Flat is the goal
The perfect parabolic figure on a mirror as imaged by an interferogram and analyzed by Open Fringe would be a perfectly flat surface. This image shows the progress we have made in previous sessions that has focused on the central hill – now it’s a central ripple. We are leaving that mountain now to focus on the hilly outlands that comprise our astigmatic figure.
To orient yourself in comparison to previous images, you need to stand on your head. Or turn the page upside down. We made a change to the interferometer that results in the image being captured directly through it, instead of reflected off of the beamsplitter surface, which introduces a reflection. The effect in our igram images is that top is at the bottom and there is no left to right reversal. We think this will be less confusing, but time will tell!
In addition to the instrument changes, Steve and Mark have found that they are able to better stabilize the fringes on the camera focal plane by taking a feed of the image in the viewfinder and sending it to a computer monitor. The bigger image makes it easier to see when all is in focus and the fringes are sharper across the face of the mirror. In this run, we got the best quality igrams ever, as judged by the smaller number of unwrap errors.
A brief explanation is in order. The Open Fringe software implements algorithms that trace the fringes from edge to edge. The software has been designed so that it identifies errors in the fringe tracing to give the operator some sense of the quality of the igram – after all, you will be making some possibly momentous decisions about removing glass based on this analysis. The 40-inch F/3.6 mirror we are making presents particular problems because there are so many fringes. Since each fringe represents the difference of a wavelength of light in the height of the surface above some well-chosen plane, and because an F/3.6 mirror is a bowl instead of an F/8 plate, if you take my meaning, there are many more wavelengths of light between the center and the edge on such a fast mirror. More fringes puts them closer together and harder to separate on the camera’s image surface, hence more unwrap errors.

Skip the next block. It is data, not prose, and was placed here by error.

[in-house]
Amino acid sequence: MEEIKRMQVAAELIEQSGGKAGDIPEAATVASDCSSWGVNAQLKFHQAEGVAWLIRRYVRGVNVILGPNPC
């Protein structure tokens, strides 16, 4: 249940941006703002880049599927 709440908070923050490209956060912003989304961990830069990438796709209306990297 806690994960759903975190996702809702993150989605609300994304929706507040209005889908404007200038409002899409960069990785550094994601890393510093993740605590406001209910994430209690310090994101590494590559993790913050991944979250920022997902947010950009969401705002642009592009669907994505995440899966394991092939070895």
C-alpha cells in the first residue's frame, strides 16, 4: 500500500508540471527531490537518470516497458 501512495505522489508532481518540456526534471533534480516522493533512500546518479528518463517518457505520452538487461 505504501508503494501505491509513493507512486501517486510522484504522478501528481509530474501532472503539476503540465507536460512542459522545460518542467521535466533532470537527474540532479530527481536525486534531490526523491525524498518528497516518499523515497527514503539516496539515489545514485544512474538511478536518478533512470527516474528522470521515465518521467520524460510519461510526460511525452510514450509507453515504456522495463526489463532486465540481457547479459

We’re striving for unwrap errors that number less than 1,000. With these latest igrams, we reached 2,500, down from 9,000 in earlier sessions. Once Open Fringe does all of this algorithmic tracing, it then averages and visualizes the surface. In order to make it easier for the eye to detect the errors in the figure that this work is all about, it removes the parabola mathematically. If the surface were perfect, this “artificial null” would make the analyzed image perfectly flat – a plane.
On Monday, Larry, Steve and Mark used the 12 inch tool to work for 30 minutes each on the outer zone high spots. We are pursuing a strategy of local correction instead of wholesale re-spherizing and re-figuring. In the Open Fringe analysis images we are moving toward flat.
Another figure of merit we are interested in improving is the astigmatism that is apparent from the igrams we take in each session (we used eight on this one). This session produced a landmark in the analysis you are looking at because this is the first time that all of the individual igrams have been even visible on this graph. You can see them clustered in the upper right and lower left quadrants. Our next goal will be to move them to the center and to make the number of wavelengths of light distant from that center smaller and smaller. That will tell us that the mirror is flat in all directions from the center – no astigmatism. And that, my children, will tell us it’s time to aluminize.